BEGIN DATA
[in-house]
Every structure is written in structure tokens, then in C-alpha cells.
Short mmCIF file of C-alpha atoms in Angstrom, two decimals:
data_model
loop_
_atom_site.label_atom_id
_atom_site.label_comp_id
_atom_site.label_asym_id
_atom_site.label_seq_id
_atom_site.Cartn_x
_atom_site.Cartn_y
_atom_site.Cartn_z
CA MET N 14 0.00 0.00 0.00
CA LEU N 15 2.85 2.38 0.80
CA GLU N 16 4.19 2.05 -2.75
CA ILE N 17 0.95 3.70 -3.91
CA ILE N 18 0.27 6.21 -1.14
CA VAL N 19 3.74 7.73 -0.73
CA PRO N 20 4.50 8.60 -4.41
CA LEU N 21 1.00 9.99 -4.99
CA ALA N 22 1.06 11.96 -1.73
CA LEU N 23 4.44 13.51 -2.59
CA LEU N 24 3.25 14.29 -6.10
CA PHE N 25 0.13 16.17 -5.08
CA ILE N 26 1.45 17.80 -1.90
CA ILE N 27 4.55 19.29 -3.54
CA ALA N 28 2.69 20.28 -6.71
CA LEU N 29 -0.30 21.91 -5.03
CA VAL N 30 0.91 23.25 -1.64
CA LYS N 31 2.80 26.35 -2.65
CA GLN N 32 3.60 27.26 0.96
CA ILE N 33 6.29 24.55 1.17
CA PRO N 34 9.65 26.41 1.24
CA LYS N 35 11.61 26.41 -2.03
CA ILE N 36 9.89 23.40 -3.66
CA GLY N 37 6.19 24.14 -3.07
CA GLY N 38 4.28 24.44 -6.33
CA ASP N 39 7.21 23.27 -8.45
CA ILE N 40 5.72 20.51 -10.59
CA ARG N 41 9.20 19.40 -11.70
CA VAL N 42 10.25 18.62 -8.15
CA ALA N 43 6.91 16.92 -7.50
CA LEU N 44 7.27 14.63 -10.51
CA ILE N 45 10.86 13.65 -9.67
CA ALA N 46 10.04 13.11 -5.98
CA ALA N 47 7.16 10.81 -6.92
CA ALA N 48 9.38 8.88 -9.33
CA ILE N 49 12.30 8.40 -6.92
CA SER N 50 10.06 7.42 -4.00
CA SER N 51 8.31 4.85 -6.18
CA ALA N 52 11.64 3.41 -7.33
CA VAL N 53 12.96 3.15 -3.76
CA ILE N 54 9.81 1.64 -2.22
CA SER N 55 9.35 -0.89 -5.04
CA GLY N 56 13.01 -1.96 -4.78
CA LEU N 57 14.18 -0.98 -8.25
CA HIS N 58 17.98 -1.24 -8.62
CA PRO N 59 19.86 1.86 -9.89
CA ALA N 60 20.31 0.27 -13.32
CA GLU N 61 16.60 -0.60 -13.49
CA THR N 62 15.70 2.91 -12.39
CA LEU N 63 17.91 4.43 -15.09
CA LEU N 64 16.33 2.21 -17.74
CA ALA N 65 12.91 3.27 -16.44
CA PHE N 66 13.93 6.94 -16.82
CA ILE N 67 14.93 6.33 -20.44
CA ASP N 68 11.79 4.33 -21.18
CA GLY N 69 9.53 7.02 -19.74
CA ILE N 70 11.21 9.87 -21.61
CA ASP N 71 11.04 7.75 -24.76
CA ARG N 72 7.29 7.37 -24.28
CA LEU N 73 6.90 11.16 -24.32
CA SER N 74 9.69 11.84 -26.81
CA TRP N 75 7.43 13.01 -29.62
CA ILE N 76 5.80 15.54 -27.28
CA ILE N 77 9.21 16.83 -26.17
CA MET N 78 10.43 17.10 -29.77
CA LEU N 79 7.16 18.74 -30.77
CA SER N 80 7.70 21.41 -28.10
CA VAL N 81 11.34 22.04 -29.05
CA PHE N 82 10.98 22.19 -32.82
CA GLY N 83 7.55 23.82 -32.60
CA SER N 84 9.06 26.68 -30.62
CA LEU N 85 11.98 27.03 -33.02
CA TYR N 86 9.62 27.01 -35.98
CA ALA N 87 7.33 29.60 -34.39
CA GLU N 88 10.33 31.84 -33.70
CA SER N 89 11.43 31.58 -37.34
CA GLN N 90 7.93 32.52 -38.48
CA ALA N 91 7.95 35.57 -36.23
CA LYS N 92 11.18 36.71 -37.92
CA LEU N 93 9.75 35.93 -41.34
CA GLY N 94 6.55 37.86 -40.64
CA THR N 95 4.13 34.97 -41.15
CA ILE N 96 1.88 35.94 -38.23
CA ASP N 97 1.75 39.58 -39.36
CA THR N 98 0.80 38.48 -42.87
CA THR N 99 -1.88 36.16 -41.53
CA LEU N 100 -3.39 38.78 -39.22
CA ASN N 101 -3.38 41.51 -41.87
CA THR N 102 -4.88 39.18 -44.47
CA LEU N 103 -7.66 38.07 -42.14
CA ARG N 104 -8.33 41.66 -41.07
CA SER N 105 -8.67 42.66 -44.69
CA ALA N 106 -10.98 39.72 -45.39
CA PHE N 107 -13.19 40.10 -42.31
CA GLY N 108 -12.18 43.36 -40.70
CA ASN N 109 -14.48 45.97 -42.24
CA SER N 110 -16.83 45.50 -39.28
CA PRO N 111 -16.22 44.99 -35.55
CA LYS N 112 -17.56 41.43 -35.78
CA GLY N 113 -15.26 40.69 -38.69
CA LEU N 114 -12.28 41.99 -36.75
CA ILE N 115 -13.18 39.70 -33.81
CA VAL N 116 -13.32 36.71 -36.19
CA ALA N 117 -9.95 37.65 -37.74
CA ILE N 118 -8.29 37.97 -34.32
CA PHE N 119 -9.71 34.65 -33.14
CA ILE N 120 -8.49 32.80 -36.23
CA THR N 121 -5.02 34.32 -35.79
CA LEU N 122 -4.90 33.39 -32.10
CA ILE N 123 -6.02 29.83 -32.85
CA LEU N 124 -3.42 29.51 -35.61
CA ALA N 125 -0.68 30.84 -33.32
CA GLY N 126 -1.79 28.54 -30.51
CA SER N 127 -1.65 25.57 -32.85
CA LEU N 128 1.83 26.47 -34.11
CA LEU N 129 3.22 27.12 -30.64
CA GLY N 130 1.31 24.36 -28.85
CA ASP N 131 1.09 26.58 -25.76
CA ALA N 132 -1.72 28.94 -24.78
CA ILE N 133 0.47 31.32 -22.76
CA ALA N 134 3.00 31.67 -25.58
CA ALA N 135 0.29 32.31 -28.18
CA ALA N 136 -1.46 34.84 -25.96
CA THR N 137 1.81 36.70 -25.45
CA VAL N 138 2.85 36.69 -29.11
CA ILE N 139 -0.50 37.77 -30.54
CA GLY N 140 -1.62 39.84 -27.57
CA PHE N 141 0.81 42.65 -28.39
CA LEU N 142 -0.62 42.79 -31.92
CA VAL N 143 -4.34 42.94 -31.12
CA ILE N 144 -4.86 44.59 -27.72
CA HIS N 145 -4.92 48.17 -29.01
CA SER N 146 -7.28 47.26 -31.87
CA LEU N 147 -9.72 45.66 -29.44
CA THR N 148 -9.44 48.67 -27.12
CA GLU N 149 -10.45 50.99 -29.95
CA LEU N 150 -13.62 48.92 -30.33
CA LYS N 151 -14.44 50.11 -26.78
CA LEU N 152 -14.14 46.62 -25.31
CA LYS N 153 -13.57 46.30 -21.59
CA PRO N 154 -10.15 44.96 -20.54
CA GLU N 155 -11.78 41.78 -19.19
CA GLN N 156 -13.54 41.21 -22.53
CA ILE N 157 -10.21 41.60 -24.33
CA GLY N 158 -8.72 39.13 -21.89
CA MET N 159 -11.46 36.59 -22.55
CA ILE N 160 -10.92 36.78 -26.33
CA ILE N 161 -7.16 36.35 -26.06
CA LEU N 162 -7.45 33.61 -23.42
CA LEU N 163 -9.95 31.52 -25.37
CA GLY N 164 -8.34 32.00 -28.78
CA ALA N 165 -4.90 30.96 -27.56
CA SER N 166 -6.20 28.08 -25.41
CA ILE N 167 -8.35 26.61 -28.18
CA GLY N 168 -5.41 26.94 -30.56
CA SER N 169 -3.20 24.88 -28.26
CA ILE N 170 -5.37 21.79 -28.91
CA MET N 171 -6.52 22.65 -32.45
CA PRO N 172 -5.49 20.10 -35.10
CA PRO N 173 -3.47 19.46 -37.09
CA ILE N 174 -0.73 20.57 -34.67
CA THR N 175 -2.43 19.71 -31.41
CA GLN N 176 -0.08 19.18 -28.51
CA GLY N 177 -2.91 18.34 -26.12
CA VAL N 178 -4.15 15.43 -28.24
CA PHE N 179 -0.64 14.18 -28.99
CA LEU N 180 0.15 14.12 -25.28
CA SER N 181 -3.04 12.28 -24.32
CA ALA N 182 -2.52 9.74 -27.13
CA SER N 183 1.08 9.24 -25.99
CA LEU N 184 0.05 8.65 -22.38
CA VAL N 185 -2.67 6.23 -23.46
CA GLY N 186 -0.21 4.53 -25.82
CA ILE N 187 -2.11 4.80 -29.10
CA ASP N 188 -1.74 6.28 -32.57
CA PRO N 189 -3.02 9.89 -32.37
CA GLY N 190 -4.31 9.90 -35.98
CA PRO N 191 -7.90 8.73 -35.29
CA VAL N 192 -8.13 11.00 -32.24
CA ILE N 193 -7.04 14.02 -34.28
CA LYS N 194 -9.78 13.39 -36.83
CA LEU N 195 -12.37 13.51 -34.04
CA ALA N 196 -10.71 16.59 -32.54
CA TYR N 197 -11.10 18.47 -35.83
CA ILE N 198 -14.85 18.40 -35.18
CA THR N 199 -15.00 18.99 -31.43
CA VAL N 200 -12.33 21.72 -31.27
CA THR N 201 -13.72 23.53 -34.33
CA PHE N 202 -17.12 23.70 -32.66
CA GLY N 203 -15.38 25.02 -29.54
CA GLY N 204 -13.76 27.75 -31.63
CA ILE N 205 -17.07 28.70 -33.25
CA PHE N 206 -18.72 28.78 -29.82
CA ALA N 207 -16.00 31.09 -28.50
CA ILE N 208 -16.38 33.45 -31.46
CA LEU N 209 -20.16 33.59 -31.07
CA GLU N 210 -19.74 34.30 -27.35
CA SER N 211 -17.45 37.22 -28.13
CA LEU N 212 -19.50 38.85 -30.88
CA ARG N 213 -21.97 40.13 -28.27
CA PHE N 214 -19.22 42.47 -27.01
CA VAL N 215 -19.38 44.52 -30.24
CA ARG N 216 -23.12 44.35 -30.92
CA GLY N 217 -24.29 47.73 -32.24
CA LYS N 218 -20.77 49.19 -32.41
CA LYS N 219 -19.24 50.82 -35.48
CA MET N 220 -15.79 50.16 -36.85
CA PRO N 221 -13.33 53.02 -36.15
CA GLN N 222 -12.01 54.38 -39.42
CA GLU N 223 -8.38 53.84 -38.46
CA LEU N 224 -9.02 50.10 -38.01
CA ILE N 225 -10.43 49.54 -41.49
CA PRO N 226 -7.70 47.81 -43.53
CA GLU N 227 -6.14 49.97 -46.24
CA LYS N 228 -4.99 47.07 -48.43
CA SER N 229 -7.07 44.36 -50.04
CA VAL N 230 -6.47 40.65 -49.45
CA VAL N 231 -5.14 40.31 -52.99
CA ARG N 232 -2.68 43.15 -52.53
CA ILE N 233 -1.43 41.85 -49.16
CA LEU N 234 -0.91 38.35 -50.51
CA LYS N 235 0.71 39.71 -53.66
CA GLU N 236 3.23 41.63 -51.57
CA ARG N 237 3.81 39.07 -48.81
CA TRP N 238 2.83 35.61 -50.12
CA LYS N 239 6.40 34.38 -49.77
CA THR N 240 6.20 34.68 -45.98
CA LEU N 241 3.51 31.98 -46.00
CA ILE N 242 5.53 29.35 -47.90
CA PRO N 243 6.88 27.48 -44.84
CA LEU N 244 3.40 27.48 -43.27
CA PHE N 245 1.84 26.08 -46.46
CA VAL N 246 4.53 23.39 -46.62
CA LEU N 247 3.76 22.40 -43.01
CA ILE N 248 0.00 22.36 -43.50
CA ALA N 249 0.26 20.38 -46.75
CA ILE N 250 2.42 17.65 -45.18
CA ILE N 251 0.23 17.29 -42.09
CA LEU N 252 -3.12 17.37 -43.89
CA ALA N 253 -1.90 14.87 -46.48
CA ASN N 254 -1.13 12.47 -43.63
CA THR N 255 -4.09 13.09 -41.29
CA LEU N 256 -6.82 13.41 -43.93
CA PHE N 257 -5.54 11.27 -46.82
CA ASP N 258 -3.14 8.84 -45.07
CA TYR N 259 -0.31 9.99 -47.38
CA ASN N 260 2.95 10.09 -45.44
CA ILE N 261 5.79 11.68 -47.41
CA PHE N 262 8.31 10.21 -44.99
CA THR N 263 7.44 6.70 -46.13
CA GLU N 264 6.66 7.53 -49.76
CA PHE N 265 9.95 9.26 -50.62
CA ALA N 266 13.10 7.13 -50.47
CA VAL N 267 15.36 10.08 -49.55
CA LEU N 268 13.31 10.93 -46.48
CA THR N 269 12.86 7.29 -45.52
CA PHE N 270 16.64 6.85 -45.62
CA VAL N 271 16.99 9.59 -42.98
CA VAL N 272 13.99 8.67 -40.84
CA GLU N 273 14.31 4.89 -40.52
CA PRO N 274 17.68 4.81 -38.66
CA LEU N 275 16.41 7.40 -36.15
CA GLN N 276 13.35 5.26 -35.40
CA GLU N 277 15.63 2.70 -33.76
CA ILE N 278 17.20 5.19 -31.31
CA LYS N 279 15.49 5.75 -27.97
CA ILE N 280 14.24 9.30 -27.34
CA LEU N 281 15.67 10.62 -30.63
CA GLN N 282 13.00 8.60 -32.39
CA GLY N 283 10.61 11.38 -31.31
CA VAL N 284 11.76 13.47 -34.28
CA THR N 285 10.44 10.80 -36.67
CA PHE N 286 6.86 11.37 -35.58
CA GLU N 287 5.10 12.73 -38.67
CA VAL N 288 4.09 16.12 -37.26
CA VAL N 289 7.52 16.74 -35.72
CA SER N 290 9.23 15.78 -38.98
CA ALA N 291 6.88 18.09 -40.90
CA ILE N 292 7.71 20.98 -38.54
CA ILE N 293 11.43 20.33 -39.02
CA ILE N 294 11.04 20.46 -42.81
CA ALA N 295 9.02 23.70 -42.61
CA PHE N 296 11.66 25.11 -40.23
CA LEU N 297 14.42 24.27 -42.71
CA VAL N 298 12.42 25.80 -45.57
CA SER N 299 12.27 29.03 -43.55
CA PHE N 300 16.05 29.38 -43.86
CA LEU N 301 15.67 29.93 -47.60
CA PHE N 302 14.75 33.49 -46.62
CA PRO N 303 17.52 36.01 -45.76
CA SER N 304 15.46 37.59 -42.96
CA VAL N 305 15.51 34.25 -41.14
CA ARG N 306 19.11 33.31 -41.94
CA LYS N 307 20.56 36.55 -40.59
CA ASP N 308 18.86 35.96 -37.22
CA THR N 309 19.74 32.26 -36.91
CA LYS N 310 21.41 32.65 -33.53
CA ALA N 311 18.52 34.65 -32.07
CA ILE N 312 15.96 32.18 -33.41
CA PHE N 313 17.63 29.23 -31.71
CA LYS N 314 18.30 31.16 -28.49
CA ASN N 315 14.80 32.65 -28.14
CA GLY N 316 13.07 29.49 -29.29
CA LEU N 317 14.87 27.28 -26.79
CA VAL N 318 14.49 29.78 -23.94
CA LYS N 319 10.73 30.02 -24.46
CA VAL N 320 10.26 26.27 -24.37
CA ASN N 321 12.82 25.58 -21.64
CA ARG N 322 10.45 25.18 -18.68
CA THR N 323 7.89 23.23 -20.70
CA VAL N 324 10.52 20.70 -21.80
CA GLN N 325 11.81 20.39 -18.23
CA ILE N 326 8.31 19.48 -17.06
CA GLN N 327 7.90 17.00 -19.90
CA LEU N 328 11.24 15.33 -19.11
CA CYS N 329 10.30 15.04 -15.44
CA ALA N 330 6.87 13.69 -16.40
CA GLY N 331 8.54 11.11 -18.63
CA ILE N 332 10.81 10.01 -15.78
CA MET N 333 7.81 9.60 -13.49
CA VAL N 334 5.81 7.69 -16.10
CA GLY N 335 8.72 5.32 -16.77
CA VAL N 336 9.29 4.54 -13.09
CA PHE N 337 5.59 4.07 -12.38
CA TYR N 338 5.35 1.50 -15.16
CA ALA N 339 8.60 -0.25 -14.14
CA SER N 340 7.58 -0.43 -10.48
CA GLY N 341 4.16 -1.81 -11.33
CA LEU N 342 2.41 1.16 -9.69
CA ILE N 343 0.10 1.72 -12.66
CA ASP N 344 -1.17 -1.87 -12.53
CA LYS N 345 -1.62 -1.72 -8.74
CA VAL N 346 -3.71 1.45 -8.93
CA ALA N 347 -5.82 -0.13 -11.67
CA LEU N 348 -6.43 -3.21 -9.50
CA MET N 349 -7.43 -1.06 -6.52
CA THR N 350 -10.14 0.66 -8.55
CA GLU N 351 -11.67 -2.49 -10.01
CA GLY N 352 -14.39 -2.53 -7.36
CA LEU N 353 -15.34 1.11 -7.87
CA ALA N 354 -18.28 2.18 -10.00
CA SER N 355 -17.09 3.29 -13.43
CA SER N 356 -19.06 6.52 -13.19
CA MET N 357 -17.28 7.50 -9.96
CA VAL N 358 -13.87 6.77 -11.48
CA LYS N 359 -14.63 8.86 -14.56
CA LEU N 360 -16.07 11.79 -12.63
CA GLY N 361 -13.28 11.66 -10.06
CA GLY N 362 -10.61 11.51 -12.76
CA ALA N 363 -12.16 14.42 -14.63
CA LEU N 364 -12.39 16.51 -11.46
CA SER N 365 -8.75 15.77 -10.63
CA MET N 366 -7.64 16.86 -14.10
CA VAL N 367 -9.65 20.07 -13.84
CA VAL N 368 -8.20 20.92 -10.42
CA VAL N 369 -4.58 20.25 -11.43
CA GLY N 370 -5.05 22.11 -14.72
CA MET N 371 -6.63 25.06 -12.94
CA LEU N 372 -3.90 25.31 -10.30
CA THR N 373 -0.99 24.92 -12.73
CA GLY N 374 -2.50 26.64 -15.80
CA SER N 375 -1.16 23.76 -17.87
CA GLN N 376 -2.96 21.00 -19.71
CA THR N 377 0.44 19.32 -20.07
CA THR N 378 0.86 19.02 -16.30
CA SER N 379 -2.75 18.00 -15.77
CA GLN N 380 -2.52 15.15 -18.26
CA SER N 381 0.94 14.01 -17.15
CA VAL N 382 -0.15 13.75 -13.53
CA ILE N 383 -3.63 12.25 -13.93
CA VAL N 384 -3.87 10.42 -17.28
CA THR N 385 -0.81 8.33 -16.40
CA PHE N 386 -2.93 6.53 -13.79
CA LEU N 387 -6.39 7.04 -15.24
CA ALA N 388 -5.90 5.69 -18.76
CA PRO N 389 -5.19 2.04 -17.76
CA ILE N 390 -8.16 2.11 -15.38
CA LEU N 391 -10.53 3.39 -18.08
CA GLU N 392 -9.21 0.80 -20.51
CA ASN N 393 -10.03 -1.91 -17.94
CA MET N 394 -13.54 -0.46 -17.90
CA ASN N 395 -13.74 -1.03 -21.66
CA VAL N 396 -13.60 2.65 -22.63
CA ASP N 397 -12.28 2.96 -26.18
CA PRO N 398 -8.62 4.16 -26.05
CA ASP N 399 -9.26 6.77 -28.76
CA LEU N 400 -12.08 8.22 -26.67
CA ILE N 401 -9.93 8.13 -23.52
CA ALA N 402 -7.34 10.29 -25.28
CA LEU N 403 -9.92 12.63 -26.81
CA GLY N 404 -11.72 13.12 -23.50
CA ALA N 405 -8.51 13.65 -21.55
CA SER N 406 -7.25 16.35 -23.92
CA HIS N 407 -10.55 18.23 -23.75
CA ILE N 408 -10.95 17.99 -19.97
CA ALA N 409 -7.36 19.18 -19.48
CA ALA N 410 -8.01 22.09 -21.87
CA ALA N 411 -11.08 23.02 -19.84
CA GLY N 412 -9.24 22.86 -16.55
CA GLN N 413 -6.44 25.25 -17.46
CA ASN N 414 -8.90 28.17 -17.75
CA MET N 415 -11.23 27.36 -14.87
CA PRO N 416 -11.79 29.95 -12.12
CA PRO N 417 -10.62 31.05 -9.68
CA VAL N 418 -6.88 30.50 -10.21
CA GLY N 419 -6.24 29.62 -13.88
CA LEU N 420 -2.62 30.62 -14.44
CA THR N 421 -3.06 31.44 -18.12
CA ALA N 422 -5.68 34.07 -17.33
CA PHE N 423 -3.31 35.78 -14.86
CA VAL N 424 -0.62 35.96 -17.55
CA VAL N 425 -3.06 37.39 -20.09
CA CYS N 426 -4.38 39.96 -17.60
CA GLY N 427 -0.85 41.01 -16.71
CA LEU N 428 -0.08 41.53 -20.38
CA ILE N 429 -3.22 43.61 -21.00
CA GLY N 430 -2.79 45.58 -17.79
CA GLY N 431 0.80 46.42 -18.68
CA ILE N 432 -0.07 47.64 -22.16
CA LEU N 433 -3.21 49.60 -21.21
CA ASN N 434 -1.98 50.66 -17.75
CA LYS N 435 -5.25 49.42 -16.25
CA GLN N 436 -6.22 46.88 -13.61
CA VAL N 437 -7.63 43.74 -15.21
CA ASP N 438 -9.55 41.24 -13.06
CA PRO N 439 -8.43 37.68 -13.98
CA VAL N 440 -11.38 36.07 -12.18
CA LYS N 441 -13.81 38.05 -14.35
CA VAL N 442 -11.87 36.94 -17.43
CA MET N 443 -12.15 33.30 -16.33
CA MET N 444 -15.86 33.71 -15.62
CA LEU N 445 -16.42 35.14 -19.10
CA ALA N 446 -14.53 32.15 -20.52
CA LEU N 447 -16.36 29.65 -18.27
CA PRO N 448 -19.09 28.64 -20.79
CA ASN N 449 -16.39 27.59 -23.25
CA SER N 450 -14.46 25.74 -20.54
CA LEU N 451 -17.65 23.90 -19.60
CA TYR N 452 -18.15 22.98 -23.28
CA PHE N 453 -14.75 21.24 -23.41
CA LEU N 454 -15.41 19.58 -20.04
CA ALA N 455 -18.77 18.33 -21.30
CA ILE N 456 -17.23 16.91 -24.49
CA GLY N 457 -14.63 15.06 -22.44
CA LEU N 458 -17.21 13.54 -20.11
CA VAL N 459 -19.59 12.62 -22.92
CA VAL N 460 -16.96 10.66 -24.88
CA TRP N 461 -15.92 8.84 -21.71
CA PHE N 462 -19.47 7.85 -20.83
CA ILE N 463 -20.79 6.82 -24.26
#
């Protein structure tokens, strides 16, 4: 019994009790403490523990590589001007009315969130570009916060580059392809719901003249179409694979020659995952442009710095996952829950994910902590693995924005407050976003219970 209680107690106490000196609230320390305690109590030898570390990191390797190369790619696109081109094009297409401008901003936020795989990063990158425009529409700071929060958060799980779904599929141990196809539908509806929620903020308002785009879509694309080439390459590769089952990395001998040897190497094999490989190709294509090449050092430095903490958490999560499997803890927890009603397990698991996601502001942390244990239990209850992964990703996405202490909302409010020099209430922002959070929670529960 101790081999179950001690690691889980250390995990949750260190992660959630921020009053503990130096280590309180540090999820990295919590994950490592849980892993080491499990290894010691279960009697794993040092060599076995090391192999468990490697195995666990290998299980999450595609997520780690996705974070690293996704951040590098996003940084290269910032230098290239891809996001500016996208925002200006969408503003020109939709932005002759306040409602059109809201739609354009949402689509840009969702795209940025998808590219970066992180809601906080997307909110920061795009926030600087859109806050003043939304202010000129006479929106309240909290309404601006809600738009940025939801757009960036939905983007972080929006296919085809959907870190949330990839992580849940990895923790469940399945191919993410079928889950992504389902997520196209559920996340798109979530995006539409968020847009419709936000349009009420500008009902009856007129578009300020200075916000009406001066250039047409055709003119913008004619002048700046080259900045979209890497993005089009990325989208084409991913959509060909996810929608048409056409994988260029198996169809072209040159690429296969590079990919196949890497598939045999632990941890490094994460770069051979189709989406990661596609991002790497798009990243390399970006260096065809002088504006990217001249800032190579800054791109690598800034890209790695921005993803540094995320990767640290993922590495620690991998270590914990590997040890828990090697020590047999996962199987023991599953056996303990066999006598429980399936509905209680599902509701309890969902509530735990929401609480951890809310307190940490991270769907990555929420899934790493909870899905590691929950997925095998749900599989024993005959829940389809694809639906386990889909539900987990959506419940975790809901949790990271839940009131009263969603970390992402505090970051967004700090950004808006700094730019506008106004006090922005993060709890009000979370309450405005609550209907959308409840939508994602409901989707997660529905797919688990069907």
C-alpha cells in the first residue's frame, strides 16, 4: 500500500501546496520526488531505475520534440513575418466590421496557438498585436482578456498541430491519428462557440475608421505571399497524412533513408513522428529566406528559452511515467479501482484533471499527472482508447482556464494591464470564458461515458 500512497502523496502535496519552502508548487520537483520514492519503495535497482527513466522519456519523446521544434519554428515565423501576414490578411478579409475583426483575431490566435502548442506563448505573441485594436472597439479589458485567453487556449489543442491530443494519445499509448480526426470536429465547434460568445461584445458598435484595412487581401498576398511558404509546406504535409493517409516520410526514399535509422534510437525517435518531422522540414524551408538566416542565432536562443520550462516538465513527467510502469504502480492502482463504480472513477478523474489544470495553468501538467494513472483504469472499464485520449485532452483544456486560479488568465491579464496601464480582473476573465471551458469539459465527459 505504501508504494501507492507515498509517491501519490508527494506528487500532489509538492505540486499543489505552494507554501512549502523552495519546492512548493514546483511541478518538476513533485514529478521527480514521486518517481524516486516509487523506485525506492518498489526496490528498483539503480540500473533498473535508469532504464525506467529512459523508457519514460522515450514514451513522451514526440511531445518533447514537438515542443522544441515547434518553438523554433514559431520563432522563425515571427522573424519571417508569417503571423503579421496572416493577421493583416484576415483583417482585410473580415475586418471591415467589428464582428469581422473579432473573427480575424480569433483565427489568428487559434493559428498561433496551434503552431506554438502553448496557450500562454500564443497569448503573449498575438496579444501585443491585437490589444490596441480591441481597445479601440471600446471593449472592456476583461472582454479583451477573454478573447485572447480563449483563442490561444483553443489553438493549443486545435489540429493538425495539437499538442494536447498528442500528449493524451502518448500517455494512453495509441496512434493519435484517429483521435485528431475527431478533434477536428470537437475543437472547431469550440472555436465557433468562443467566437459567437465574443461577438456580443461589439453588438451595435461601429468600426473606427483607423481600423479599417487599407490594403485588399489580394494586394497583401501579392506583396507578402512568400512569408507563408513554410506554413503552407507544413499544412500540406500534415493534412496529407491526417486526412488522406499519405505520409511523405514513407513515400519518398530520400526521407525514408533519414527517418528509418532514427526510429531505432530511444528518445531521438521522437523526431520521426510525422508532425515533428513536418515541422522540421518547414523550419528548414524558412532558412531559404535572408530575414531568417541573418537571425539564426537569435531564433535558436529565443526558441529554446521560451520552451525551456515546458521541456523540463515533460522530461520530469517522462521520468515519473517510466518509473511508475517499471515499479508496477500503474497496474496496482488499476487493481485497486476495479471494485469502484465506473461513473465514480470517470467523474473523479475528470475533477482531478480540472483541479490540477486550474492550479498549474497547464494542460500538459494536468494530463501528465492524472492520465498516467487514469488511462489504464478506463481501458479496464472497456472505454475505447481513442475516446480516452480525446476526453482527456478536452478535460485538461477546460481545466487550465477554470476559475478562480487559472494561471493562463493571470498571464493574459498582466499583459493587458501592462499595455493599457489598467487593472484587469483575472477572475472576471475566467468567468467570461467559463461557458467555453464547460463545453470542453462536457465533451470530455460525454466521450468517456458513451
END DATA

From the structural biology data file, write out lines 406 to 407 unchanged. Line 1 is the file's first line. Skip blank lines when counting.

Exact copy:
CA HIS N 407 -10.55 18.23 -23.75
CA ILE N 408 -10.95 17.99 -19.97